Fish Passage - Overview
Barriers to fish passage, in the form of road culverts, dams, dikes, and other obstructions,
reduces the distribution and habitat available to fish, including salmon and steelhead.
In particular, the inability of fish to access upstream spawning and rearing areas results
in decreased production and in some cases can eliminate fish populations altogether.
Additionally, lack of stream flow, due to surface water withdrawals, also constitutes a significant
barrier to fish passage in many locations around Washington. Surface water diversions that are not
properly screened to keep juvenile fish out can result in injury and direct mortality to fish
Two of the most vital salmon recovery tools include the correction of human-made fish passage barriers and
fish protection through properly screening surface water diversions. During the past two decades, numerous
fish passage barriers have been fixed through salmon restoration funds. However, fish barriers are still a big
problem and are an important component to restoring salmonid habitat. WDFW estimates that there are still
roughly 30,000 barriers statewide to correct.
To be able to explore these barriers, visit this mapping tool developed by USFWS >>
Geospatial Fisheries Information Network(GeoFIN)
Fish Screening & Irrigation Diversion Protection
In Washington, stream flows are commonly diverted or pumped to provide irrigation to crops and
livestock, which has detrimental effects on fish. There are thousands of in-stream diversions
or pumps currently withdrawing water from Washington streams. To adequately protect fish,
including salmon and steelhead, from being washed into agricultural fields through
irrigation channels or killed through irrigation pumps, fish exclusion devices are
necessary. Currently, only a small percentage of stream diversions or pumps are
believed to be fully screened to protect fish.
The Fish Screening Technical Assistance unit is an essential part of the state's salmon recovery
efforts. This unit is a recognized leader in regional fish protection technologies and has
been the primary installer of fish screening facilities in the state. However, unscreened
diversions and pumps are so numerous in the state that WDFW cannot tackle the problem without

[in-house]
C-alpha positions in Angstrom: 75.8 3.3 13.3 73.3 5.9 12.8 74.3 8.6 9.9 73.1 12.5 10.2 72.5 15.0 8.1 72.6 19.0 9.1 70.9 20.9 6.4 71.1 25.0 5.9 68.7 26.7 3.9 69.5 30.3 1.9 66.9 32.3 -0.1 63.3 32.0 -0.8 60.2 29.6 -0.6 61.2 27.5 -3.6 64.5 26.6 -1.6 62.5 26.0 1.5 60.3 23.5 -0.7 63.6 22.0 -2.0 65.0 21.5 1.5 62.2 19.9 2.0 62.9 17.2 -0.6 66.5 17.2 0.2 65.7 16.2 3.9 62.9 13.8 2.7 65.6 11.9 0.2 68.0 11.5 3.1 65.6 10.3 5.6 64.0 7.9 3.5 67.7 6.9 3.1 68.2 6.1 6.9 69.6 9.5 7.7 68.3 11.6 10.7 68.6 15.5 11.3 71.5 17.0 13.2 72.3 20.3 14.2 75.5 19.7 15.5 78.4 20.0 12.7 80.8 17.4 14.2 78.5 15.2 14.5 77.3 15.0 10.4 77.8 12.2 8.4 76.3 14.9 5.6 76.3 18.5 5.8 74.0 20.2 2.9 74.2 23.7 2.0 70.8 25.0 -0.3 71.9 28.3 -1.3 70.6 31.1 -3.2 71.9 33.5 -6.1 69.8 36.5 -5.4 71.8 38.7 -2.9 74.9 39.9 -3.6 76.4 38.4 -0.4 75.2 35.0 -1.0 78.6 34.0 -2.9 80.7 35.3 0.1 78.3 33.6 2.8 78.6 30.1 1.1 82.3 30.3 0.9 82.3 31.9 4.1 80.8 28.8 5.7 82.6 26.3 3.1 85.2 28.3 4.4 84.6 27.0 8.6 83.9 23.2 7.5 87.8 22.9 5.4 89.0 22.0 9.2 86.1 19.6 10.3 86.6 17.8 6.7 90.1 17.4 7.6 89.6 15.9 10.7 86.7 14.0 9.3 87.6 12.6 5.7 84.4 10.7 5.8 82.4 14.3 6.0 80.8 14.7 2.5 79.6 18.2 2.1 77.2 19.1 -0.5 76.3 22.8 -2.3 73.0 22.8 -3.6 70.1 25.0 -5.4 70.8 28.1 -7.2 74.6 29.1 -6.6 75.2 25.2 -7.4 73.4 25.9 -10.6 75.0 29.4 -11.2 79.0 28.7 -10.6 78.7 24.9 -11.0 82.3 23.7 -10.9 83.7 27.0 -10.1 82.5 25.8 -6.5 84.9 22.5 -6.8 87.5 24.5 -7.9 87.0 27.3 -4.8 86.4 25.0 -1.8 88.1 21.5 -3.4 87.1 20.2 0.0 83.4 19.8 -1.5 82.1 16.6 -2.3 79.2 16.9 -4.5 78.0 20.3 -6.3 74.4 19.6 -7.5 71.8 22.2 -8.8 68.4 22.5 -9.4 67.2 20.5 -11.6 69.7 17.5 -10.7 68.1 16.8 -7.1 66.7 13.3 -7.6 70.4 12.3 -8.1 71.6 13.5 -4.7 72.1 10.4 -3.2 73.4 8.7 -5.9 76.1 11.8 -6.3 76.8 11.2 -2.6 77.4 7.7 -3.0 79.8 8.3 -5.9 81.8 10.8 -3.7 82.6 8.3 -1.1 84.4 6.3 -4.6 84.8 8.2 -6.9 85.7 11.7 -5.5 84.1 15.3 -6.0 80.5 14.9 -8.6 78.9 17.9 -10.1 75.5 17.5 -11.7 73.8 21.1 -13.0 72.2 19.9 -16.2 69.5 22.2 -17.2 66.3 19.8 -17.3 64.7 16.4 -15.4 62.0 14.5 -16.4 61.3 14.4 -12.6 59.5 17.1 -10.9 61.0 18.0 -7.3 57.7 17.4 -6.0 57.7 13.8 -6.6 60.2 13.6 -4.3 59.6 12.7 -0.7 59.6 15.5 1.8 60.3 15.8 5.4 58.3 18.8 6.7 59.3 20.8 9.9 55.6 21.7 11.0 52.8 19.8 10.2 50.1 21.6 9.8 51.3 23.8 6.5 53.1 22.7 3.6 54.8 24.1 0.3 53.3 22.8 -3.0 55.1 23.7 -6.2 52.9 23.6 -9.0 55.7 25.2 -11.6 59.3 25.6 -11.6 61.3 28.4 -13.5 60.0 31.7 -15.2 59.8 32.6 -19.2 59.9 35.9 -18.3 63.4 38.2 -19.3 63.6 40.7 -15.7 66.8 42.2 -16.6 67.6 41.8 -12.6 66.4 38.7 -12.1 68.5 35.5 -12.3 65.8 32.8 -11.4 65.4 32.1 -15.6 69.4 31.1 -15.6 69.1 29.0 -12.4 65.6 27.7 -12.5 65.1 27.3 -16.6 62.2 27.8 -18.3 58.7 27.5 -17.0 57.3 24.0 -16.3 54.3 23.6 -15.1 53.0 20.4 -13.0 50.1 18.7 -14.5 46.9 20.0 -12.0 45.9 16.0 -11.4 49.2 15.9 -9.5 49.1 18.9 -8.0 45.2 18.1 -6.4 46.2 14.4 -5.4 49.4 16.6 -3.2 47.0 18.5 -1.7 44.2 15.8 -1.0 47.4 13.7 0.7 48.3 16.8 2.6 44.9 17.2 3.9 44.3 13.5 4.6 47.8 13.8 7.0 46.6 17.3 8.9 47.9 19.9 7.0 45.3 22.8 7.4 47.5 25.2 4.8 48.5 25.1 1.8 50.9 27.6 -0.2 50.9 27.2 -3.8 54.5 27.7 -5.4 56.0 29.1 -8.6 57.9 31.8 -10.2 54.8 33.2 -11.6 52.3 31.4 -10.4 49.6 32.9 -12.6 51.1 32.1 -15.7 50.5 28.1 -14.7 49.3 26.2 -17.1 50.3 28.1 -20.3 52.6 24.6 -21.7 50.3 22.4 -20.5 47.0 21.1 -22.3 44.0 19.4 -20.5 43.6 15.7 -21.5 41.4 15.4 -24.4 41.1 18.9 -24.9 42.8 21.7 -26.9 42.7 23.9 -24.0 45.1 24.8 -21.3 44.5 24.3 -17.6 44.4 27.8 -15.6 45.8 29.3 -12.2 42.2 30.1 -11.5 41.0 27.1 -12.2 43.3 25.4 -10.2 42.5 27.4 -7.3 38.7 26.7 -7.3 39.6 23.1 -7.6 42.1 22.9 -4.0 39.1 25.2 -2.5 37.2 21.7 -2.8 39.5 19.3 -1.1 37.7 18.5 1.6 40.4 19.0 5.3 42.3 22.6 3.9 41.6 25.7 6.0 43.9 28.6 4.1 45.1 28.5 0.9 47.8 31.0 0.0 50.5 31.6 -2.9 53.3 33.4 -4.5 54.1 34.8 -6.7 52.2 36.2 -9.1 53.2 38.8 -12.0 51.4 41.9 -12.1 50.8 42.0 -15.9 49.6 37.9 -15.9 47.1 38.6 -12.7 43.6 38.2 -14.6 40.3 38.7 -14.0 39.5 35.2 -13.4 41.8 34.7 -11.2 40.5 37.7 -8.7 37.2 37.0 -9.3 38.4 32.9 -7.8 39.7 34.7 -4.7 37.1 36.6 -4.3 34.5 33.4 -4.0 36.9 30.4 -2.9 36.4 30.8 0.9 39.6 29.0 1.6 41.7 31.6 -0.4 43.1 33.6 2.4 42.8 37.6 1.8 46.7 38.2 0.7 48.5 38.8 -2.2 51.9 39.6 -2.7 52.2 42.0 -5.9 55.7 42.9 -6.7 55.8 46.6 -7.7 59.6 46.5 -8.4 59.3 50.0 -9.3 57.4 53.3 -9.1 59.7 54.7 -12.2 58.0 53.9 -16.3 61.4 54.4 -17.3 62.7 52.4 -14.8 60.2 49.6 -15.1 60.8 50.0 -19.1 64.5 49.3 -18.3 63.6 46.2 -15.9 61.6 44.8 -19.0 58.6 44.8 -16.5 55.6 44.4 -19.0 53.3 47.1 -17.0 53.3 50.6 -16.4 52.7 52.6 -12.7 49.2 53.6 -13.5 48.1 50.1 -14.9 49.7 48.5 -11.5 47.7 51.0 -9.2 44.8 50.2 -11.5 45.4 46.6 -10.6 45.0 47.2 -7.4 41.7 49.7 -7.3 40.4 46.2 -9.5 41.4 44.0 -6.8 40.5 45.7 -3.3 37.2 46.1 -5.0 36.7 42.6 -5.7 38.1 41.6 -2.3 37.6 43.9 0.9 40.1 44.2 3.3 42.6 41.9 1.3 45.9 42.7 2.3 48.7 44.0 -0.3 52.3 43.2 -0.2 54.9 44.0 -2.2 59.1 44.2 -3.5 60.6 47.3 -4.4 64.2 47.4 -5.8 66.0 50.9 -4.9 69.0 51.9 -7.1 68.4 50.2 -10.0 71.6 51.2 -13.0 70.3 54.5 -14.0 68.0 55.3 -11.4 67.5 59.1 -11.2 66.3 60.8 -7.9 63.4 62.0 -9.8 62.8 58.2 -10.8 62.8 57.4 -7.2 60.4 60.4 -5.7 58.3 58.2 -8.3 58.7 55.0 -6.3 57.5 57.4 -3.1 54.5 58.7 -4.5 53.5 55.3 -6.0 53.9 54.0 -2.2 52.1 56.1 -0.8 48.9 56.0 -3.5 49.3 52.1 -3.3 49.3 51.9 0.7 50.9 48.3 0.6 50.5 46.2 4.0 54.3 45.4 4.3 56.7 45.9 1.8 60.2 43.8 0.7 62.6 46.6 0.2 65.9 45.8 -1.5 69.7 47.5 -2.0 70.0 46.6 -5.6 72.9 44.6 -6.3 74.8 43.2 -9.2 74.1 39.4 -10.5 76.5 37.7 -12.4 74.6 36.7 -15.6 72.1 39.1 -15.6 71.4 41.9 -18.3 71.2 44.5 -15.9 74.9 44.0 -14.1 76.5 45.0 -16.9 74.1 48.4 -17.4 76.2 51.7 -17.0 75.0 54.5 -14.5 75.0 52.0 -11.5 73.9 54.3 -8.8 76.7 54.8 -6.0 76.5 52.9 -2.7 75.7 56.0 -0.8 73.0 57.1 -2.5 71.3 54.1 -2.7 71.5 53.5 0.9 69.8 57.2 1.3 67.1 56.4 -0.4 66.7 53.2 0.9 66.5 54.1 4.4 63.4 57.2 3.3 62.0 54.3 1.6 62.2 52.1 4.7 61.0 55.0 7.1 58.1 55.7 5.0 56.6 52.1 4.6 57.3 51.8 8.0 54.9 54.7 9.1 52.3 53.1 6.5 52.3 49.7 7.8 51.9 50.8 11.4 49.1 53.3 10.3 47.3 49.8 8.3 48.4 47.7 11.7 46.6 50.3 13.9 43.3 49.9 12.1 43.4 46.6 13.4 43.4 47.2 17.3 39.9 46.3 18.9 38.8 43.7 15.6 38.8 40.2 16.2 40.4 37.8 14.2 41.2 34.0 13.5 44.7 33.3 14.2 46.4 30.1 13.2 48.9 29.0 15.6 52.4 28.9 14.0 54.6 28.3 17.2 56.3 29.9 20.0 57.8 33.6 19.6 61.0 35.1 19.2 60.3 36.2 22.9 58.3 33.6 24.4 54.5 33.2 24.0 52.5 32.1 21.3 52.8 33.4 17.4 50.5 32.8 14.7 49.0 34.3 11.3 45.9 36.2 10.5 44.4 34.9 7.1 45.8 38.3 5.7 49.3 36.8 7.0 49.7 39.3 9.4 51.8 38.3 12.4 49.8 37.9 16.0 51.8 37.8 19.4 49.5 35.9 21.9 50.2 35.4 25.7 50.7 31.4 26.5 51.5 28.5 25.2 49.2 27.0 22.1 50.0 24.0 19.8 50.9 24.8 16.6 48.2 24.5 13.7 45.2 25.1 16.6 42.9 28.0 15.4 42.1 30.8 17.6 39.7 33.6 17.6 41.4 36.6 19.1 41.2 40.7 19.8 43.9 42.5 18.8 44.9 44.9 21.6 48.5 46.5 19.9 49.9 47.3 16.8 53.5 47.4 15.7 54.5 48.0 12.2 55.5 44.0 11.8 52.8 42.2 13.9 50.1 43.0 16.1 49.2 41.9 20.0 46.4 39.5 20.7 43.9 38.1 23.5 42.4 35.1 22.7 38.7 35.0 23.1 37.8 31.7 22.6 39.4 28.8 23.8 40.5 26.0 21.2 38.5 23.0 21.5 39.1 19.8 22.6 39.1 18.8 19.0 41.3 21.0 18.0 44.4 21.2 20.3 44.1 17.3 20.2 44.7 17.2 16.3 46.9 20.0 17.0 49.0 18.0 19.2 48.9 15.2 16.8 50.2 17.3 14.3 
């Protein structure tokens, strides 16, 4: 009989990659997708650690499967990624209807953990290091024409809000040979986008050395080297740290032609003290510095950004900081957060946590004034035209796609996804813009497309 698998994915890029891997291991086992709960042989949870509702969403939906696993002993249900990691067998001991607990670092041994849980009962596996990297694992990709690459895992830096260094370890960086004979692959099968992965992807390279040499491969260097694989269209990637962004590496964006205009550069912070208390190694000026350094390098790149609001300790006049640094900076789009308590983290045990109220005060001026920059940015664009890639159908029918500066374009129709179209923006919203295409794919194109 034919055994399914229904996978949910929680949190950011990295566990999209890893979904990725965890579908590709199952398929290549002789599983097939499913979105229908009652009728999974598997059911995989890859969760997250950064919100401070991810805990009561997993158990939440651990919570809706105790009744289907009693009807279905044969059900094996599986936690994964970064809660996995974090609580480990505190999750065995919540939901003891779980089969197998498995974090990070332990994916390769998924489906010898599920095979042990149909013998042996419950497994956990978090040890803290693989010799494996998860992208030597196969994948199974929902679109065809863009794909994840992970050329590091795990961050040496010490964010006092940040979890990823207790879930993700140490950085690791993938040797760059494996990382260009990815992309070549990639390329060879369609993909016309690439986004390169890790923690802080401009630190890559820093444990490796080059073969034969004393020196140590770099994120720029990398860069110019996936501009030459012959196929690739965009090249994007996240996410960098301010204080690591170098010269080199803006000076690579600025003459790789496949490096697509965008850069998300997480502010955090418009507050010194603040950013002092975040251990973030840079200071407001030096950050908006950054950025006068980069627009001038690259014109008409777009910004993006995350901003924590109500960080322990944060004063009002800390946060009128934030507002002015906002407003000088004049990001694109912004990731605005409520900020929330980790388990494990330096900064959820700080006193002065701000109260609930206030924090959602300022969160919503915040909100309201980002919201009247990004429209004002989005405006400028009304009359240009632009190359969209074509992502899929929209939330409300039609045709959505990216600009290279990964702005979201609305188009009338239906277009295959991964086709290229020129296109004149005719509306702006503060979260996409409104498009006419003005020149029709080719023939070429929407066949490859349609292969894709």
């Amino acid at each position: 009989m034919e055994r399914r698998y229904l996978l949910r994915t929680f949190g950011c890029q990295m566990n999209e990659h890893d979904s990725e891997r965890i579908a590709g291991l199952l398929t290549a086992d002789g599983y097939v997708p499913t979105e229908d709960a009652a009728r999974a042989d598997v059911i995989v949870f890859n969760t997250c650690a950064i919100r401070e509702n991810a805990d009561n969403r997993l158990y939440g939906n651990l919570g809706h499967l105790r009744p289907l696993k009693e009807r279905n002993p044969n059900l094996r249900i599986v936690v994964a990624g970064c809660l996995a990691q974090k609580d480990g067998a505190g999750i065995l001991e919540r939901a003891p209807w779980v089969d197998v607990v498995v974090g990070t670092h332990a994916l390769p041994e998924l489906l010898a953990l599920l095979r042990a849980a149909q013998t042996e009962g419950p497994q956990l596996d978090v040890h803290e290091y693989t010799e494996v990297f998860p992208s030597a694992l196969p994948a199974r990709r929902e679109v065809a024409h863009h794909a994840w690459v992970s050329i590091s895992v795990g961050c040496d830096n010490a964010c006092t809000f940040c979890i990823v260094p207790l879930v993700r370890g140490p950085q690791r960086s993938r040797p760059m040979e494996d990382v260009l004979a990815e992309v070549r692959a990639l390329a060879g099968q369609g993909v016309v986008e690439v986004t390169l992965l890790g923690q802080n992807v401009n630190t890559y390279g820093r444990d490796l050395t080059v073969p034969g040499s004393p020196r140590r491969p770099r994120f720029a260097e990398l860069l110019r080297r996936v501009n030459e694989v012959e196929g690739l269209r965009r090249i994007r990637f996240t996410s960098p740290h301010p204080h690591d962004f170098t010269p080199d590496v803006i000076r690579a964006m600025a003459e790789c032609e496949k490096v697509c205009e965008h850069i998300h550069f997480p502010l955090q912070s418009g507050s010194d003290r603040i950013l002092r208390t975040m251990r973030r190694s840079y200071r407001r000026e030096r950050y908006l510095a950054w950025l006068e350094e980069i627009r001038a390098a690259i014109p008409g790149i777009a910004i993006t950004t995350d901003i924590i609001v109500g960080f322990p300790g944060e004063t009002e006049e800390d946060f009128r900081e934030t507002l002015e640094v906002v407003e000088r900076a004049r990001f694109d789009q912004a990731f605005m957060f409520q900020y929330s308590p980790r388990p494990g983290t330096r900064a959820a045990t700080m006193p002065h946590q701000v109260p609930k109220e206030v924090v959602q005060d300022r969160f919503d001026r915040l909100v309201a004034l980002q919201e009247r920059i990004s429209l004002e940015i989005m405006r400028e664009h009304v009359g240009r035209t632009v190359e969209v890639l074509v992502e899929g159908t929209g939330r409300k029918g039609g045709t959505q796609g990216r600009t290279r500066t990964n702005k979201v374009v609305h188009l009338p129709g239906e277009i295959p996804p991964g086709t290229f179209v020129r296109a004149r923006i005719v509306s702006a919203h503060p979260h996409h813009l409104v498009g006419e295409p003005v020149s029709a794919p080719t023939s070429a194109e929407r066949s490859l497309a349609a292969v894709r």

the assistance of landowners, other state and federal agencies, local governments, Indian Tribes,
Regional Fisheries Enhancement Groups, Lead Entities, private citizens, and others. For this
reason, WDFW has developed guidance documents for the inventory, assessment, and
prioritization of poorly screened irrigation diversions and for the
design of new structures. WDFW also created a Technical Assistance group to
provide statewide assistance with screening project development, conceptual design,
screen fabrication design, screen type selection, application of current state and
federal screening criteria, and assistance in procuring project funding.
For more information , please visit our main website here >> Screening
Design Guidance & Standards
- Design of Road Culverts for Fish Passage
Design of Road Culverts for Fish Passage serves as guide for property
owners and engineers who are designing permanent road-crossing culverts to
facilitate upstream fish migration. It provides guidance for projects involving
new culvert construction as well as retrofitting or replacing existing culverts.
The designer will need to have a working knowledge of hydraulic engineering, hydrology
and soils/structural engineering to accomplish an appropriate design.
- Road Impounded Wetlands - Planning Guidance
Road impounded wetlands are the result of undersized or perched culverts in combination
with impermeable road fills that create wetland conditions in the upstream impoundment.
Often these same culverts block fish and wildlife passage up and down the stream course
and interrupt natural channel processes.
- Evaluation of the Stream Simulation Culvert Design Method in Western Washington
More than 50 stream simulation culverts have been constructed in Washington State
since 1995. This paper summarizes monitoring conducted on 19 of these culverts in
- Draft Fishway Guidelines For Washington State
As part of Washington State's salmon recovery strategy, the Washington State
Departments of Fish and Wildlife, Ecology, and Transportation, are currently
developing guidelines for salmon habitat protection and restoration. The standards